Kurd Shows Burns Received in Iraq Attack
BAGHDAD, Iraq (AP) _ A Kurdish security officer testifying in Saddam Hussein’s genocide trial on Tuesday showed the court body burns he allegedly received when Iraqi troops attacked his northern village in March 1988.
``A squadron of planes hovered in the sky. They began bombing the area and the bombs were two types _ some had loud explosions, while some were somewhat silent,″ said Maj. Iskandar Mahmoud Abdul-Rahman, 41.
``We took the floor; white smoke covered us, it smelled awful,″ said the man, who wore Western-style gray suit with a Kurdistan flag pin.
He said after several minutes, he escaped to another area where his health worsened.
``My heart beat increased. I started to vomit. I felt dizzy. My eyes burned and I couldn’t stand on my feet,″ he added in Kurdish through an Arabic translator.
The witness said he was moved to two hospitals in Iran for treatment. In the second hospital, he said he lost consciousness for 10 days.
``The doctors were frequently giving me injections and medication, including eye drops. They cut the burned skin with scissors. I can show the court my scars that are still visible on my body,″ he said, adding that his eyesight is still poor.
Sitting in the witness stand, Abdul-Rahman took off his blue shirt to show his body burns. But he insisted to do so off camera. A reporter who watched in the courtroom said there were several dark scars, roughly 8 inches long, on his back. Saddam Hussein’s chief lawyer, Khalil al-Dulaimi, and prosecutor Munqith al-Faroon went up to take a closer look.
Tuesday’s hearing was the ninth since Saddam’s trial resumed Aug. 21 on charges of committing atrocities against Kurds during the Operation Anfal crackdown in northern Iraq in the late 1980s. The prosecution alleges some 180,000 people died in the campaign, many of them killed by poison gas.
Saddam, his cousin ``Chemical″ Ali al-Majid and five other co-defendants are standing trial. All seven could face death by hanging if convicted.
Another witness, farmer Raouf Faraj Abdullah, 55, spoke of poor living conditions he endured with his family in a detention camp in the northern city of Irbil, which was run by Saddam’s forces during the Operation Anfal.
``We stayed without food. Our condition was poo.r The local people of Irbil began hurling us food over the barbed wire,″ said the man, who had a thick black mustache and wore the traditional Kurdish headdress.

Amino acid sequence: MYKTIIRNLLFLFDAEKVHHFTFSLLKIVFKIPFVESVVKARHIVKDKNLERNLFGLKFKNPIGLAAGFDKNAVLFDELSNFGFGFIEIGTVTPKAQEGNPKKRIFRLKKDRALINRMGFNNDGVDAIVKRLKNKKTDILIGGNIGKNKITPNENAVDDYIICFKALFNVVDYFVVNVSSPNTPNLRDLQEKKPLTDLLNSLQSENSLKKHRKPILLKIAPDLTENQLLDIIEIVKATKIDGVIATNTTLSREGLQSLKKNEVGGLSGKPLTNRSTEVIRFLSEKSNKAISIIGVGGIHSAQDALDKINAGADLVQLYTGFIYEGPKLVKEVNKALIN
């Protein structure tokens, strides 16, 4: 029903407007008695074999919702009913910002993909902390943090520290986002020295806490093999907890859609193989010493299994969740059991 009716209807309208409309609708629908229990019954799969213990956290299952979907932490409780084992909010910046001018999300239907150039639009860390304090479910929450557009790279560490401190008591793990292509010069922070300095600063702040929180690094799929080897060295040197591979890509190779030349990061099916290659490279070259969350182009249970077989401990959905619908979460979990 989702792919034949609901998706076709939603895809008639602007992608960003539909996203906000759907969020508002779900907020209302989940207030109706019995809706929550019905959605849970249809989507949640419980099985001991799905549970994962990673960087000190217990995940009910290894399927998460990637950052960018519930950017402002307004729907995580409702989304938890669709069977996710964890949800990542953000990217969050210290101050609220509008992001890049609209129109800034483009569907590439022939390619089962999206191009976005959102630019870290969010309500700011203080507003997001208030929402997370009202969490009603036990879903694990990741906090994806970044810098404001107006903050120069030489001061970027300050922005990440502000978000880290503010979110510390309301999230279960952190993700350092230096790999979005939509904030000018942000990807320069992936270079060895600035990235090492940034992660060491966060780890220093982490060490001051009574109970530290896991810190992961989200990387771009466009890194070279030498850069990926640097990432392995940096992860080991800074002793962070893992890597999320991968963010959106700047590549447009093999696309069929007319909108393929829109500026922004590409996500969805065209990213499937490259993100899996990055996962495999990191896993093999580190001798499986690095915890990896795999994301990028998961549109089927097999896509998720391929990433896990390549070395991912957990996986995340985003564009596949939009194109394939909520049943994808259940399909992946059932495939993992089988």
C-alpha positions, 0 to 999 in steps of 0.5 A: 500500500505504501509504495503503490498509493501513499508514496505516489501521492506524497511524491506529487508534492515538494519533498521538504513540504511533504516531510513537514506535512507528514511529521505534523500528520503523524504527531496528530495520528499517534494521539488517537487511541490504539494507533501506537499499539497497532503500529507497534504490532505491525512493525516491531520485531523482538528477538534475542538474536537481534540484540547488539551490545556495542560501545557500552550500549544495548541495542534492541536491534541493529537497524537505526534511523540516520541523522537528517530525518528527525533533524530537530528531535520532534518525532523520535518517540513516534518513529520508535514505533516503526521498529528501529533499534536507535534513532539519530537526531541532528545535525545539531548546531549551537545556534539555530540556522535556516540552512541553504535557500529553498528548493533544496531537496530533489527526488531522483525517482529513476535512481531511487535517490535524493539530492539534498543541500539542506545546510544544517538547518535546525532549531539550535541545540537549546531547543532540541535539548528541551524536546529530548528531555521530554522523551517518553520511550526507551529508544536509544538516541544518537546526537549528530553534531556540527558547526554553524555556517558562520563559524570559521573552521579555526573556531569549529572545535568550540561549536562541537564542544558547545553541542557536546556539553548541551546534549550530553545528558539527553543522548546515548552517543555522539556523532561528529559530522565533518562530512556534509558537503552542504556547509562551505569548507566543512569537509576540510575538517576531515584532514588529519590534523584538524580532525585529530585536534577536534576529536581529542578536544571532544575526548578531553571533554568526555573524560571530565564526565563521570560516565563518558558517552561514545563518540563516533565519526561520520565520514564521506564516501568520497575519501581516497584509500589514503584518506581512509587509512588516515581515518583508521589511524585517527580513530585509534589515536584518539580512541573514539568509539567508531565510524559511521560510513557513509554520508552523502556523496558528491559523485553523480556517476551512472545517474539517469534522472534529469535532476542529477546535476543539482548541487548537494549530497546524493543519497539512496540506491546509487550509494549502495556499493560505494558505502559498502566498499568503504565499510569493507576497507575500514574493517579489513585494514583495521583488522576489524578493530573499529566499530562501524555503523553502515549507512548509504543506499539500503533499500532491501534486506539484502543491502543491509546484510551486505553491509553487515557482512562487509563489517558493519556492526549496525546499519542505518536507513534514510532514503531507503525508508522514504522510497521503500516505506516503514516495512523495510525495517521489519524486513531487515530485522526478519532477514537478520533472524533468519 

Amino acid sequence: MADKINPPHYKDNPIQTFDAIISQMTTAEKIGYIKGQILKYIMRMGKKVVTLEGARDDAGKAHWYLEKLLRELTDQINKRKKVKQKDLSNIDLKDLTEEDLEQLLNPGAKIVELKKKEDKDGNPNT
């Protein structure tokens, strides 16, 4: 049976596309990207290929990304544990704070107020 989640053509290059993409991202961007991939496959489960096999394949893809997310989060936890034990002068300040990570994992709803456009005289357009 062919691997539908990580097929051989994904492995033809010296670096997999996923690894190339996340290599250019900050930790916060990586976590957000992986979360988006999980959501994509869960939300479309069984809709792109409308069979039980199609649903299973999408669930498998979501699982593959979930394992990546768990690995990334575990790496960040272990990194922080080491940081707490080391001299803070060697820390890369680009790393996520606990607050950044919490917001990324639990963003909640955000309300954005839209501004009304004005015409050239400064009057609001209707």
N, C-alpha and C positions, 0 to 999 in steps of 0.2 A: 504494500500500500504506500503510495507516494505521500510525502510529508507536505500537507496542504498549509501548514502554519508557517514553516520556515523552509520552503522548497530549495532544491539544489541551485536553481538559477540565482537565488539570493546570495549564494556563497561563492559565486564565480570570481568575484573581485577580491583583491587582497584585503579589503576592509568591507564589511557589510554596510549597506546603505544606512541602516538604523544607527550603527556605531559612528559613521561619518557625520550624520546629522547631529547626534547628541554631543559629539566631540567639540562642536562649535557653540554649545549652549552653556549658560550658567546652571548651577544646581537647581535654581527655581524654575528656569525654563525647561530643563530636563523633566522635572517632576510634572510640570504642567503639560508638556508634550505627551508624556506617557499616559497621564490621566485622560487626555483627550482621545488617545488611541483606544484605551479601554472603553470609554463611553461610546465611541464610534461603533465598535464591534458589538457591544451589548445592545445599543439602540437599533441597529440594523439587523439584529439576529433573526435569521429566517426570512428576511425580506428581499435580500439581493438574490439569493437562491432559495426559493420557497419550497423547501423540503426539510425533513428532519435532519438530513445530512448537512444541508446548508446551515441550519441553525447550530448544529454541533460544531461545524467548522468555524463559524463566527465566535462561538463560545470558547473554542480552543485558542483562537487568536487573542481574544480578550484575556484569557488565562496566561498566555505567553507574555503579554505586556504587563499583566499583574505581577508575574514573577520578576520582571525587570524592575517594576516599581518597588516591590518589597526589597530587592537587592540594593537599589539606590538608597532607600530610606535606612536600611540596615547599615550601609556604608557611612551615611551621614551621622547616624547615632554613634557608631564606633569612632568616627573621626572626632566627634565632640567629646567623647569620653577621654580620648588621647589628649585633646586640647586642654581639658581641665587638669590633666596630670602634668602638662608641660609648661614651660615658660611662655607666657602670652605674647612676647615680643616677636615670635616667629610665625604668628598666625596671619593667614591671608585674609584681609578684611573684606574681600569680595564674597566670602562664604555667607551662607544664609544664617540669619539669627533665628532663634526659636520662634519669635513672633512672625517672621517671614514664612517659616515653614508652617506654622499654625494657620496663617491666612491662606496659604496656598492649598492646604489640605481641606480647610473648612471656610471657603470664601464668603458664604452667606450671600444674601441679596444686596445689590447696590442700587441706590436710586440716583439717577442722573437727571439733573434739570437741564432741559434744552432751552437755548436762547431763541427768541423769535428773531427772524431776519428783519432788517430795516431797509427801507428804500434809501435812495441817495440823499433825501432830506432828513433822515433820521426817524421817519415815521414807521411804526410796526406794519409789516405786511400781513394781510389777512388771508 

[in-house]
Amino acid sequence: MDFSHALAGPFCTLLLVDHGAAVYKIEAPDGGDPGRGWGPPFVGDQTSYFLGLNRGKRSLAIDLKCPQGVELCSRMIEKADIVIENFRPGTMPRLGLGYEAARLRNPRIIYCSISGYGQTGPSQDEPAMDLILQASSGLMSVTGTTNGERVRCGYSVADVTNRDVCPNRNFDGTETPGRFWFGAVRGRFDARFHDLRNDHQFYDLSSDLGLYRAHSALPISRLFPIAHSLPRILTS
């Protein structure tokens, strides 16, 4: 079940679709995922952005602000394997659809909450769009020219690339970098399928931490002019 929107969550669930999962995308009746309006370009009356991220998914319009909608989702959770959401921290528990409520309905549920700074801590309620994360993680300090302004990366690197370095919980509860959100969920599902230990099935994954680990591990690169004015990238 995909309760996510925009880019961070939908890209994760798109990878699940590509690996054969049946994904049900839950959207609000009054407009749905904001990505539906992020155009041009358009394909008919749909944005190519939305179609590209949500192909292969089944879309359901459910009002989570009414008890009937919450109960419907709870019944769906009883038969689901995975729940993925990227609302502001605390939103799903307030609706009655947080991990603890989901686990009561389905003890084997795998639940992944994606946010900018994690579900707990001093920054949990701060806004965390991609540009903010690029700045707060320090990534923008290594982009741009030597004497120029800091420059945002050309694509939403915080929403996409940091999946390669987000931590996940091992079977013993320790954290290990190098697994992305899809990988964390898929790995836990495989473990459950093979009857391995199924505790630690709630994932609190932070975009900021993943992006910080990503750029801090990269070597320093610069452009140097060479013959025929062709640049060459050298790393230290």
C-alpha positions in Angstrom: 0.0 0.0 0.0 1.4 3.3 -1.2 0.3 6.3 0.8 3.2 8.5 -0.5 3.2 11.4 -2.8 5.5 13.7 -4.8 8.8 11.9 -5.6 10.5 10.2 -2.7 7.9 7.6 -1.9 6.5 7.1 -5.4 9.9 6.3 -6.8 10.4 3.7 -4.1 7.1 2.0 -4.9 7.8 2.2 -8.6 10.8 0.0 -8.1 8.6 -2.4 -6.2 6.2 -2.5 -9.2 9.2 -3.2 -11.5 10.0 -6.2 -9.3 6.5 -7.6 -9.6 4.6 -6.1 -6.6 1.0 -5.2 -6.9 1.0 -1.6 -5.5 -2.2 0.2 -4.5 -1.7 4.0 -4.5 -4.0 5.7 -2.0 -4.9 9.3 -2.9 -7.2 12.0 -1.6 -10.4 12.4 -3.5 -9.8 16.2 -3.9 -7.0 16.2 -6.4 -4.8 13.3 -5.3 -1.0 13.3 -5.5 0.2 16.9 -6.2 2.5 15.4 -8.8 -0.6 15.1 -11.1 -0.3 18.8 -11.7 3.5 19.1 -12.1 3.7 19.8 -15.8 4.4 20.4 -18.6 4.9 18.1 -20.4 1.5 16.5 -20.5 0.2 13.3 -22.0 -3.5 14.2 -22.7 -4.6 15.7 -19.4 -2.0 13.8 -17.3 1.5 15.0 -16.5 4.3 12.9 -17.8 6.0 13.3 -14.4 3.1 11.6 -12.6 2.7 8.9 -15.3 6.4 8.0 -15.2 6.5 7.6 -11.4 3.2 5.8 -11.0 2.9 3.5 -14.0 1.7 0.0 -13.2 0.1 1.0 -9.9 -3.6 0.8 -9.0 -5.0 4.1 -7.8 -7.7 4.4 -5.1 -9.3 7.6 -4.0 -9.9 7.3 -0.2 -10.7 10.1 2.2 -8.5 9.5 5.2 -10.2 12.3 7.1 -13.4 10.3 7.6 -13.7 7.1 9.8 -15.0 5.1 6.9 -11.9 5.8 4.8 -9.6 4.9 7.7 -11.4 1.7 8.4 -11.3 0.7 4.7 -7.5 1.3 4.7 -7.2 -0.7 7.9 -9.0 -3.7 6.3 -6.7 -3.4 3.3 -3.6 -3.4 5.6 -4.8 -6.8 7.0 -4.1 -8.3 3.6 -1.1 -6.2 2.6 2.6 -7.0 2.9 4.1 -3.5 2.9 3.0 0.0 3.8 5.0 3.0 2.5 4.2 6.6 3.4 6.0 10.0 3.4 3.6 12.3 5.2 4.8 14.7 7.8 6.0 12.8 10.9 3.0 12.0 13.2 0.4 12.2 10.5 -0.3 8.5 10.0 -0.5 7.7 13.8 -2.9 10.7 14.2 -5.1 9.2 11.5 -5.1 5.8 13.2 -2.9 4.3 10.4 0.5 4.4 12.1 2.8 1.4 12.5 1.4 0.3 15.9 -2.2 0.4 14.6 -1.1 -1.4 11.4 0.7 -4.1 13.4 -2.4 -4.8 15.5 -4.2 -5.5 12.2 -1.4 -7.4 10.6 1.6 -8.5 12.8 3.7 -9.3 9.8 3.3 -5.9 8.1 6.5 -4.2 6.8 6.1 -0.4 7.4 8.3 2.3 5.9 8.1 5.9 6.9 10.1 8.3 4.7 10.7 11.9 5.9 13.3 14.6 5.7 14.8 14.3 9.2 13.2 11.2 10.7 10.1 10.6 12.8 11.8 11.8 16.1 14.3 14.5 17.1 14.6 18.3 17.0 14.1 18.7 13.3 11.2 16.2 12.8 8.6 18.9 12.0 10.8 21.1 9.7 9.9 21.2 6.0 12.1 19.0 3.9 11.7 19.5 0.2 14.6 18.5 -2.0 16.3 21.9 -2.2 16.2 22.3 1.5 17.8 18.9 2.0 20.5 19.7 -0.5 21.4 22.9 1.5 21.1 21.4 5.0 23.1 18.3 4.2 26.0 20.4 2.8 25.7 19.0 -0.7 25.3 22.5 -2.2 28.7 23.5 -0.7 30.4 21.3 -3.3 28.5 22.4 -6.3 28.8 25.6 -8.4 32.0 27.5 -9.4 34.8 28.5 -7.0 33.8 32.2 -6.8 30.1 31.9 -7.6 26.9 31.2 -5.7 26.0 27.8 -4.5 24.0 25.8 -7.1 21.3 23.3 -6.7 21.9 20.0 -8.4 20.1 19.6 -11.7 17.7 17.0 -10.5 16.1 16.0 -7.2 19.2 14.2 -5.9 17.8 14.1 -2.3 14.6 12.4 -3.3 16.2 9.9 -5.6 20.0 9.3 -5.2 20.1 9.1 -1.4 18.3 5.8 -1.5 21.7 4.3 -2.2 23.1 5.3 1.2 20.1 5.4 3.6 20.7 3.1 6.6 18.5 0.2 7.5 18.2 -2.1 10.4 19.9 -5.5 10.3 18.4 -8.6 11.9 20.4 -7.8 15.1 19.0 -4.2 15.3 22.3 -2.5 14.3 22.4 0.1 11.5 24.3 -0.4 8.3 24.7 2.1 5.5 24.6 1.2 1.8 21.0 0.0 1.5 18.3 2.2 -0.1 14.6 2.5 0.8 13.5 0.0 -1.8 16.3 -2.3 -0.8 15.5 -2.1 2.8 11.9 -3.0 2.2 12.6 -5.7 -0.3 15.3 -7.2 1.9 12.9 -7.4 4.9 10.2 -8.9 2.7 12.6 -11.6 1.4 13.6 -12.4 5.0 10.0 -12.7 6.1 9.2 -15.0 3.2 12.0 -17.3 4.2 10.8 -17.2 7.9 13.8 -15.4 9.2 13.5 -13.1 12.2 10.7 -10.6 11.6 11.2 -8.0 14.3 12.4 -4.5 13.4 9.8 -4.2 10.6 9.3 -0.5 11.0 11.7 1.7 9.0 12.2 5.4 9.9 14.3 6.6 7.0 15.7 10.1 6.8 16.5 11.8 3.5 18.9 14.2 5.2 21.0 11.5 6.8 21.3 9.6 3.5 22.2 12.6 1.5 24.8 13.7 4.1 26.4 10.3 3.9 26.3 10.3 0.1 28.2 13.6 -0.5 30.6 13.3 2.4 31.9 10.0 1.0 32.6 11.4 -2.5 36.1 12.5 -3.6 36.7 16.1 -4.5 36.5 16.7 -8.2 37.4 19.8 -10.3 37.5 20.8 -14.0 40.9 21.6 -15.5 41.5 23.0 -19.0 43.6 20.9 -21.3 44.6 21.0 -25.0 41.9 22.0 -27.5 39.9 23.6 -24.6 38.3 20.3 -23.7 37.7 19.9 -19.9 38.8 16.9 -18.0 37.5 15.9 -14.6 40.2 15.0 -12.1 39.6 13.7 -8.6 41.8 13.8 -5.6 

He said he was later moved to another camp, where he was separated from his 2-year-old son and his wife, who later gave birth in her prison cell.
``When I went to see her, I found out that my newborn baby had died,″ he said.
He said 28 people were killed in attacks on his village.
``I saw them all with my own eyes,″ he asserted when he was cross-examined by a defense lawyer if he saw the dead people. He also demanded compensation for his dead son and the belongings he lost.
Saddam _ dressed in a dark suit with a white handkerchief in his chest pocket _ sat silently, taking notes.
Tuesday’s hearing also saw a fiery exchange between senior prosecutor, Jaafar al-Moussawi, and defense lawyer Badee Izzat Aref, who demanded that the prosecution be questioned for ``deliberately misleading″ the court by presenting a witness who allegedly had a forged passport.
He was referring to a Kurdish Iraqi witness, who told the court Monday that he sought asylum in the Netherlands where he acquired a Dutch passport in 1994. Saddam and his defense team argued that Iraqi law barred citizens from being dual nationals and asked that the Dutchman’s testimony be thrown out because it was allegedly in violation of the law.
Al-Moussawi rejected Aref’s remarks Tuesday.
``Such violations by this lawyer must be stopped,″ he said. The chief judge gave Aref a ``final″ warning, threatening to take legal action against the attorney.
Aref is the lawyer of Farhan Mutlaq Saleh, who headed a regional military intelligence office during the Anfal operation.
Saddam is still waiting a verdict on Oct. 16 in the first case against him _ the nine-month-long trial over the killings of 148 Shiites in Dujail after a 1982 assassination attempt against him there. He and seven other co-defendants could face the death penalty in that case.
AP correspondents Sameer N. Yacoub reported from Baghdad and Jamal Halaby from Amman, Jordan. Some material in this story came from a pool report at the trial in Baghdad, Iraq.